They would never get the chance. After receiving repeated reports from alarmed whites outside Richmond, Gov. Monroe abandoned his initial skepticism that slaves would take up arms and began alerting units of the state militia to protect Richmond and the main state arsenal upstream on the James River. Meanwhile, white patrols began rounding up suspected conspirators.
As word of the rebellion's failure spread through the black community, Gabriel and the strapping ditch-digger Bowler were nowhere to be found.
Even as he tried to uncover the scope of the conspiracy in the following days, Monroe "staged a theater of public power" that included parades of militia units in Richmond's public squares, recounted Sidbury in his 1997 book, "Ploughshares Into Swords."
Monroe told the General Assembly months later that his show of force "inspired the Citizens with "confidence" and "depressed the slaves."
By Sept. 9, about 30 slaves were imprisoned in Henrico County. Two magistrates interviewed one of Gabriel's first recruits, an 18-year-old named Ben from Brookfield Planatation, and promised he could save himself if he testified for the state. After Ben's confession, one magistrate wrote Monroe, "We do not hesitate to say that Gabriel was clearly proved to be the mainspring and chief mover." The governor promptly offered $300 rewards for the capture of Gabriel and Bowler.
The first six slaves were tried Sept. 11 on charges of conspiracy and insurrection, then executed the following day on the Richmond dallows. On Sept. 15, Monroe wrote to Jefferson that 10 slaves, including Gabriel's two older brothers, had been hanged. Dozens were awaiting trial, he said, and more were being arrested. Another of Gabriel's top men, Ben Woolfolk of Caroline County, had agreed to testify for the state in exchange for his live.
As the details emerged -- the large number of recruits, the manufacture and stockpiling of weapons, the elaborate plan of attack -- whites discovered that their worst nightmare had been playing out beneath their noses. (In a report to Virginia lawmakers in December 1800, Monroe would acknowledge the breadth of Gabriel's conspiracy but insist that white military superiority would have stopped slaves from "sustaining themselves for [more than] a moment in rebellion.")
But while some responded with horror, other whites reacted with an uncomforable awarness of their own hypocrisy. The testimony drew a vivid picture of a harshly oppressed people rising against tyranny in the name of freedom, spurred by sentiments identical to those of the American Revolution.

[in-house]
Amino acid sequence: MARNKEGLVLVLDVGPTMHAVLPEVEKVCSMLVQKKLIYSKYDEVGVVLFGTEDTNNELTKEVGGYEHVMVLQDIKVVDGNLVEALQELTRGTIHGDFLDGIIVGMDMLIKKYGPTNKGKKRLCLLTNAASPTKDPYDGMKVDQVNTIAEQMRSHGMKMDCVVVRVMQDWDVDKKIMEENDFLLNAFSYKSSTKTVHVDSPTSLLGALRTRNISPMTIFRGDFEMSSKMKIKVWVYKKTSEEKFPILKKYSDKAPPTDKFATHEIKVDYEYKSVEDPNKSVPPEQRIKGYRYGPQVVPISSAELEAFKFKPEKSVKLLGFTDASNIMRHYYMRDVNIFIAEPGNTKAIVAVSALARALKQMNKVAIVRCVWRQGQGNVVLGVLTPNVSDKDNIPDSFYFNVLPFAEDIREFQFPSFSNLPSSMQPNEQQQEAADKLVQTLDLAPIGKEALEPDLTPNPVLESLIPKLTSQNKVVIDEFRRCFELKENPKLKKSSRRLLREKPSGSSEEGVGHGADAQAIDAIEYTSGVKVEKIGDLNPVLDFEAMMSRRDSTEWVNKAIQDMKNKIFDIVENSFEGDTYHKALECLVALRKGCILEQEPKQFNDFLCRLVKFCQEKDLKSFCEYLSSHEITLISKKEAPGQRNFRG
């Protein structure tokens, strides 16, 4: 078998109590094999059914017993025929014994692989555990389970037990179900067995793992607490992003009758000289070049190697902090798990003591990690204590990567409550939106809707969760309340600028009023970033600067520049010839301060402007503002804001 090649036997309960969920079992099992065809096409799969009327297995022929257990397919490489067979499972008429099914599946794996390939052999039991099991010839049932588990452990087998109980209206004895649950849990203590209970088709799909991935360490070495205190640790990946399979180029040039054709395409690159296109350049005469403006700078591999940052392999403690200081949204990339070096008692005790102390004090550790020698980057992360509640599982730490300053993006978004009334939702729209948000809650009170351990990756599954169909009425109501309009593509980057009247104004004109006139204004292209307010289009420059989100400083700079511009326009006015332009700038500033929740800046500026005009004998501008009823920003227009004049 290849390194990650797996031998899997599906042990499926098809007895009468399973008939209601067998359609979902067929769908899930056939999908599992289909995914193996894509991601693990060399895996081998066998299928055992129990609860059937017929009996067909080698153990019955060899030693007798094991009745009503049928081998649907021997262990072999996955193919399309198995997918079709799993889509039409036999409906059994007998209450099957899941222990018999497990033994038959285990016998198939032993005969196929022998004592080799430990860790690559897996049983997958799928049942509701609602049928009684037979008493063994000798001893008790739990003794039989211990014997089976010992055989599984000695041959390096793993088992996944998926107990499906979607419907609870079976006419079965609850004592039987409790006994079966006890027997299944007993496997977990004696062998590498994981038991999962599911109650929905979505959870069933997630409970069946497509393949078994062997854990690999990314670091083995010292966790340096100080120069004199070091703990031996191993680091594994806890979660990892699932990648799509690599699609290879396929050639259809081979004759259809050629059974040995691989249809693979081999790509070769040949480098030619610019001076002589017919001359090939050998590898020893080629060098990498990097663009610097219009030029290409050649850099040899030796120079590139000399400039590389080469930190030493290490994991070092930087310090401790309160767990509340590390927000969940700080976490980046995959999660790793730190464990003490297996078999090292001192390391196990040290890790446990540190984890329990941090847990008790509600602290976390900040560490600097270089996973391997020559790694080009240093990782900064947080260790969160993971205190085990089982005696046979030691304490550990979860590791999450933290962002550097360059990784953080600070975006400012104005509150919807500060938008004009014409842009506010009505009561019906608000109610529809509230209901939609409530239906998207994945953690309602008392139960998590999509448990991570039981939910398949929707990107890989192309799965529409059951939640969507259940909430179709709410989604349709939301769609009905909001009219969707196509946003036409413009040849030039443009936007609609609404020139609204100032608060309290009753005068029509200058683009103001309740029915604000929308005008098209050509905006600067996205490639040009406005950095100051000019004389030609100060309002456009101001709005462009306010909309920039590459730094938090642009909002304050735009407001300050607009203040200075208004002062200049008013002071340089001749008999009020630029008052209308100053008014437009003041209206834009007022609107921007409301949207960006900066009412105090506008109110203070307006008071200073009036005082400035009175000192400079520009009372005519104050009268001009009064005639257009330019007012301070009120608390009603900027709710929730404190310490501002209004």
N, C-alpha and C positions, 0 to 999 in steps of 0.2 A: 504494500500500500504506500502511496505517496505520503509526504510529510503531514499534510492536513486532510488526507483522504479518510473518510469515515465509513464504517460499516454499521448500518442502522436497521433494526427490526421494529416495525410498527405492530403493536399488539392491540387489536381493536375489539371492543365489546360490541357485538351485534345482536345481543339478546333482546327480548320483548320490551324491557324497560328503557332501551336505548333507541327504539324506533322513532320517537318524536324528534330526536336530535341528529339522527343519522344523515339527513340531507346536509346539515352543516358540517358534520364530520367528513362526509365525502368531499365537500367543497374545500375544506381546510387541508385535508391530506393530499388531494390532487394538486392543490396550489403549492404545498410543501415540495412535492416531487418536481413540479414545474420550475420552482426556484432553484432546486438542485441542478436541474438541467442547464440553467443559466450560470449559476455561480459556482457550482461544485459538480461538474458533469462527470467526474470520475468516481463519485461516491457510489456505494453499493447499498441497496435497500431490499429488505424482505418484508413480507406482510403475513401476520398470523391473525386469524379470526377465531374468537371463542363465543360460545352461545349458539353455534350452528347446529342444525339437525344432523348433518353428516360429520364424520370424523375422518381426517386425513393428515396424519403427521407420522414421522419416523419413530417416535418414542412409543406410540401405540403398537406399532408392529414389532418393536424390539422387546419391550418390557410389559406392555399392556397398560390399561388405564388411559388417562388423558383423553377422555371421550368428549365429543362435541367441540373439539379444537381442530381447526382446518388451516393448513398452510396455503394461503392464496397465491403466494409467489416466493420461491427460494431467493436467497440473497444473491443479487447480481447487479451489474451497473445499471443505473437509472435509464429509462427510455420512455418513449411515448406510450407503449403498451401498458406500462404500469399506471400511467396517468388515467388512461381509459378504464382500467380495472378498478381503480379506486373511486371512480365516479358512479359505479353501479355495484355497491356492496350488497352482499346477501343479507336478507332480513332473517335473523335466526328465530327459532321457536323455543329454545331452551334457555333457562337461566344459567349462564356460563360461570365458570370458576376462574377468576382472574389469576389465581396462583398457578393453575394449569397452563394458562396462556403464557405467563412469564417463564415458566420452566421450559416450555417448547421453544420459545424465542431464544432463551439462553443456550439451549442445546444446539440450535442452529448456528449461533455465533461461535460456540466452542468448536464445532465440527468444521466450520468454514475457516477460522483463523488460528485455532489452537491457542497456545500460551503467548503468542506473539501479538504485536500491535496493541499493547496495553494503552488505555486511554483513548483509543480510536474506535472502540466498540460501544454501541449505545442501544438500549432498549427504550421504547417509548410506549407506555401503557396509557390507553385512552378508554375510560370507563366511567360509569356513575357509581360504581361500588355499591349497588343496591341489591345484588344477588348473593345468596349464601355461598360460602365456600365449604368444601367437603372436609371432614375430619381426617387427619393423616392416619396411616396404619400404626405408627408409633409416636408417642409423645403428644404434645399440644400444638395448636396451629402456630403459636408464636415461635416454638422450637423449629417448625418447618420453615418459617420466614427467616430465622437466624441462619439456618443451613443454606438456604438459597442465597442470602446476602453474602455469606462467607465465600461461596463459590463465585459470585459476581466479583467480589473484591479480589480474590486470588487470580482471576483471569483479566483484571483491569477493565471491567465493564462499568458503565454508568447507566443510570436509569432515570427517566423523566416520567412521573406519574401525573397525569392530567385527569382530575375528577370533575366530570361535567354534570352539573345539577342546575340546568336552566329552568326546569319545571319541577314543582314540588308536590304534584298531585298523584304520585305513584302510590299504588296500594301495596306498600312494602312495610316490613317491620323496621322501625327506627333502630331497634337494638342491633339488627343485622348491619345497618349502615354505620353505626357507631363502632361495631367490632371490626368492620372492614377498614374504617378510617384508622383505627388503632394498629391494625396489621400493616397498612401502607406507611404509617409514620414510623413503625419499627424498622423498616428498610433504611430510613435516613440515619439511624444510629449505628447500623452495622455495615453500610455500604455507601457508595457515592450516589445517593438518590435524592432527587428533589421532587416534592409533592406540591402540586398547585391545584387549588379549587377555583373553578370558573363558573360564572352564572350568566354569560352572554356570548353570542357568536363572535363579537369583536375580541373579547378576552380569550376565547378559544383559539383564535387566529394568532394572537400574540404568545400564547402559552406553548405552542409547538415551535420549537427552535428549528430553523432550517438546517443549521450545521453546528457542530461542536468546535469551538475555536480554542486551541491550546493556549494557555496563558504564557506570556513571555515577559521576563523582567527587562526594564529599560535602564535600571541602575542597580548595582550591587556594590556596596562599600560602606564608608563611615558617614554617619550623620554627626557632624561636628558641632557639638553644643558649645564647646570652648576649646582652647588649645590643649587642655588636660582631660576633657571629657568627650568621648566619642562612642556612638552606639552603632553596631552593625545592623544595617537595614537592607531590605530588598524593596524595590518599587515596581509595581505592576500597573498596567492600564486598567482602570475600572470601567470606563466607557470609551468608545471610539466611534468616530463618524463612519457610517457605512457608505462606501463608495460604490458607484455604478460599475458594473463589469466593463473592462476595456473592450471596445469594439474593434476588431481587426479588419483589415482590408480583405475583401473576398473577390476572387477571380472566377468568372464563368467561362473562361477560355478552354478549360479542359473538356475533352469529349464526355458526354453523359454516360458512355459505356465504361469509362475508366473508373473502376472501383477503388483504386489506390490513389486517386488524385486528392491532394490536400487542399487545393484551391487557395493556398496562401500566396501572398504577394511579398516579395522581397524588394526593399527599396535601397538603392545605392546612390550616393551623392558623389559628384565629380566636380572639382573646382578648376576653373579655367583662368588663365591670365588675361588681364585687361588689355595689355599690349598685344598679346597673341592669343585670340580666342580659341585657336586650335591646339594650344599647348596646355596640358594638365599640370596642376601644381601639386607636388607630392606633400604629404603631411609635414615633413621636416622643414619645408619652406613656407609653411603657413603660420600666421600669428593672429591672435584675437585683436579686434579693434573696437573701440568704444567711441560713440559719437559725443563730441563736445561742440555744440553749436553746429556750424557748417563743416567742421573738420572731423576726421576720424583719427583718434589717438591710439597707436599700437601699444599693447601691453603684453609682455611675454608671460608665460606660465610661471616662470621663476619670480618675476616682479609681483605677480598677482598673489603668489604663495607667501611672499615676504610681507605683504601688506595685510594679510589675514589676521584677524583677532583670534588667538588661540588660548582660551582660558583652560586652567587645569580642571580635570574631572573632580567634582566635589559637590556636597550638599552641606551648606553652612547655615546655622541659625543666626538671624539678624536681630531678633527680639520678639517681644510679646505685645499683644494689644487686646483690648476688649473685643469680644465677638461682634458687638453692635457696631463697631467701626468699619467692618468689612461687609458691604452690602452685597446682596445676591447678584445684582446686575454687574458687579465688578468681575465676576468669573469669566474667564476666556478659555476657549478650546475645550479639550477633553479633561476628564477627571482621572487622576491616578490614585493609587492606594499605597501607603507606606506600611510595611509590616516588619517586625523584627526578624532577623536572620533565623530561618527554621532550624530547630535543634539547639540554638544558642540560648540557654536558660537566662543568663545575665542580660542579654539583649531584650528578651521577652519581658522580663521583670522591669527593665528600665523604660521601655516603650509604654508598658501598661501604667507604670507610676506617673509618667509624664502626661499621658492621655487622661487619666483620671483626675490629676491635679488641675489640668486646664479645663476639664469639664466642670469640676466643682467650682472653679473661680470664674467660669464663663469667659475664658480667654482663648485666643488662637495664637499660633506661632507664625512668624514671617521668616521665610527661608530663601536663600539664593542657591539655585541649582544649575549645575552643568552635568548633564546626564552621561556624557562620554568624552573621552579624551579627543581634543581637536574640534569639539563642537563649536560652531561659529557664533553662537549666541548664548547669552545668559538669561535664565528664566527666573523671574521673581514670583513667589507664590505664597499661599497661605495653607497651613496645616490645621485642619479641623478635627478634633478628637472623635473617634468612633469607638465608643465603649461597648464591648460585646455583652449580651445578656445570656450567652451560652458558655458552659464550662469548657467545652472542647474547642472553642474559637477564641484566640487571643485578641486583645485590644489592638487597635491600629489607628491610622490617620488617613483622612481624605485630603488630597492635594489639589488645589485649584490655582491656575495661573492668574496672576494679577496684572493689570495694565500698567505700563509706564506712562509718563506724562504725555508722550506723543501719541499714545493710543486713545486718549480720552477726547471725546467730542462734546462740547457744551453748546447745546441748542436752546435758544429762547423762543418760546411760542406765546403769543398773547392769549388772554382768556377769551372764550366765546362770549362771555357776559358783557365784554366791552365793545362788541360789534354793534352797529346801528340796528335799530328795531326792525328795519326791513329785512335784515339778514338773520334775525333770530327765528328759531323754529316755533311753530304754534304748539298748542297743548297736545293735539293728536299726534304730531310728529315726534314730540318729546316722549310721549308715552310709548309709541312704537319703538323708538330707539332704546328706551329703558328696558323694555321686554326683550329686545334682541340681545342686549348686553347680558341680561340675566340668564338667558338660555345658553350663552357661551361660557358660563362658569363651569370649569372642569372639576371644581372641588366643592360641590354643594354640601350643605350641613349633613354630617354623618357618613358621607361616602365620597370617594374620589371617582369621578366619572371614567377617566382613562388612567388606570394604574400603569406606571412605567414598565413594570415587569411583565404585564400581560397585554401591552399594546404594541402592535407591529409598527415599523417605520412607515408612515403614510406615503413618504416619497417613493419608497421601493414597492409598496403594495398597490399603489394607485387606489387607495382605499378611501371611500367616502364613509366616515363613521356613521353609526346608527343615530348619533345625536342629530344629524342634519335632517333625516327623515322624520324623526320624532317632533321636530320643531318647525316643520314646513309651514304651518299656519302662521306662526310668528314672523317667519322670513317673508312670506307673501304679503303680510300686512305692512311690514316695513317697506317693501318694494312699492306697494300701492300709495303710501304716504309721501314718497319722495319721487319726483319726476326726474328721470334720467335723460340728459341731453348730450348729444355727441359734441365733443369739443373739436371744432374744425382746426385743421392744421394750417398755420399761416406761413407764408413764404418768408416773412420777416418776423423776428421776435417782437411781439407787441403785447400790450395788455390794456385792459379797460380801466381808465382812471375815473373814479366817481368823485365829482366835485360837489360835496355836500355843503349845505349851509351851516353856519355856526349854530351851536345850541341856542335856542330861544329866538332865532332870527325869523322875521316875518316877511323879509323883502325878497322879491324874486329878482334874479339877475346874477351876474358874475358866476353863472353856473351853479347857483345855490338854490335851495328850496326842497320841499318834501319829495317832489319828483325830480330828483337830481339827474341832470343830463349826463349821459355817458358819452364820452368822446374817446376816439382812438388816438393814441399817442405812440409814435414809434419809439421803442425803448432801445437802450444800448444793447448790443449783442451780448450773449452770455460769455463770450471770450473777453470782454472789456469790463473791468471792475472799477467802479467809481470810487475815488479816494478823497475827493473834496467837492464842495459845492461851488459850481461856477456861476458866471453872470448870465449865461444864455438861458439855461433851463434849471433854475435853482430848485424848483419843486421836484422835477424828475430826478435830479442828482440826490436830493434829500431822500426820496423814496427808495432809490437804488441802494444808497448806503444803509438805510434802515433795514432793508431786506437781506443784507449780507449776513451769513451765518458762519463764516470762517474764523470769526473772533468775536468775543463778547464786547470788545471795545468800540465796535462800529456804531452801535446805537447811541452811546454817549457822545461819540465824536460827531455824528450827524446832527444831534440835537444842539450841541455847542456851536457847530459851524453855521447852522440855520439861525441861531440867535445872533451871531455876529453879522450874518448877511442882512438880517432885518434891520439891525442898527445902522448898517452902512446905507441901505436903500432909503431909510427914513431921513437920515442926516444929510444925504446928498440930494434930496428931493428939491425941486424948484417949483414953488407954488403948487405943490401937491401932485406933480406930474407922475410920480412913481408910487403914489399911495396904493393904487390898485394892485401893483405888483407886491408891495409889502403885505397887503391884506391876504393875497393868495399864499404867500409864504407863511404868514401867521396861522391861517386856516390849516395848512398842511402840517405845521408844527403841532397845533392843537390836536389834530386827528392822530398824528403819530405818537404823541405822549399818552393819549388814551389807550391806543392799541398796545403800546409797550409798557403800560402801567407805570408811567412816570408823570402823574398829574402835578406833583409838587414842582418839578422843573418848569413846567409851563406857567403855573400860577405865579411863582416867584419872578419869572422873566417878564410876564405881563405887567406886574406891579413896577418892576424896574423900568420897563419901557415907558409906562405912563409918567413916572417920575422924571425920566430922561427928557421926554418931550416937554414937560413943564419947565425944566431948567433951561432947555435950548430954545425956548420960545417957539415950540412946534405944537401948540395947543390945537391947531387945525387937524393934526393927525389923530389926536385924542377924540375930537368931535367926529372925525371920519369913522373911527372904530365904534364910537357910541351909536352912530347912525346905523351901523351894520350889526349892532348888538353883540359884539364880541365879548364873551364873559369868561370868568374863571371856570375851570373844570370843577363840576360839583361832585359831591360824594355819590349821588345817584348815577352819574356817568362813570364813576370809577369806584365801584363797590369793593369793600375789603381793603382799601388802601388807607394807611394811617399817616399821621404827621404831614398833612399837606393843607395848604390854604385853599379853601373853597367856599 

This was not lost on Monroe, whose ambivalence about the prospect of mass hangings is keenly apparent in this terse inquiry sent to Jefferson: "When to arrest the hand of the Executioner is a question of great importance."
Jefferson responded: "There is a strong sentiment that there has been hanging enough. The other states and the world at large will forever condemn us if we indulge a principle of revenge."
Jefferson, engaged in a vitriolic presidential campaign, had to deflect Federalist tirades against his liberalism, like that printed in the Oct. 23 Boston Gazette: "If Mr. Jefferson .. so great an advocate for liberty and equality, be elected president, it is probable that the unhappy negroes may again be deluded ... to make a general rising."
Back in Chains
Gabriel escaped capture for nearly a month. But even while in hiding, he was not entirely silent. On Sept. 20, one of his recruiters composed a note, later recovered by white officials, that seemed to promise a communique. It read in part, "i is afraide so all you in gloster [County] must keep still yet brother X will come and prech a sermont to you soon, and then you may no more about the bissiness."
Three days later, the schooner Mary sailed down the mouth of the James River and tied up at the Norfolk wharves. A black crewman disembarked and told white officials that the schooner's captain, a white man and anti-slavery convert to Methodism, had taken a large black man on board his ship nine days earlier. The sheriff and constable raced for the ship, where Gabriel was found below deck and was arrested.
He was sent back upriver to Richmond on Sept. 24, in chains and under guard.
A Lost Opportunity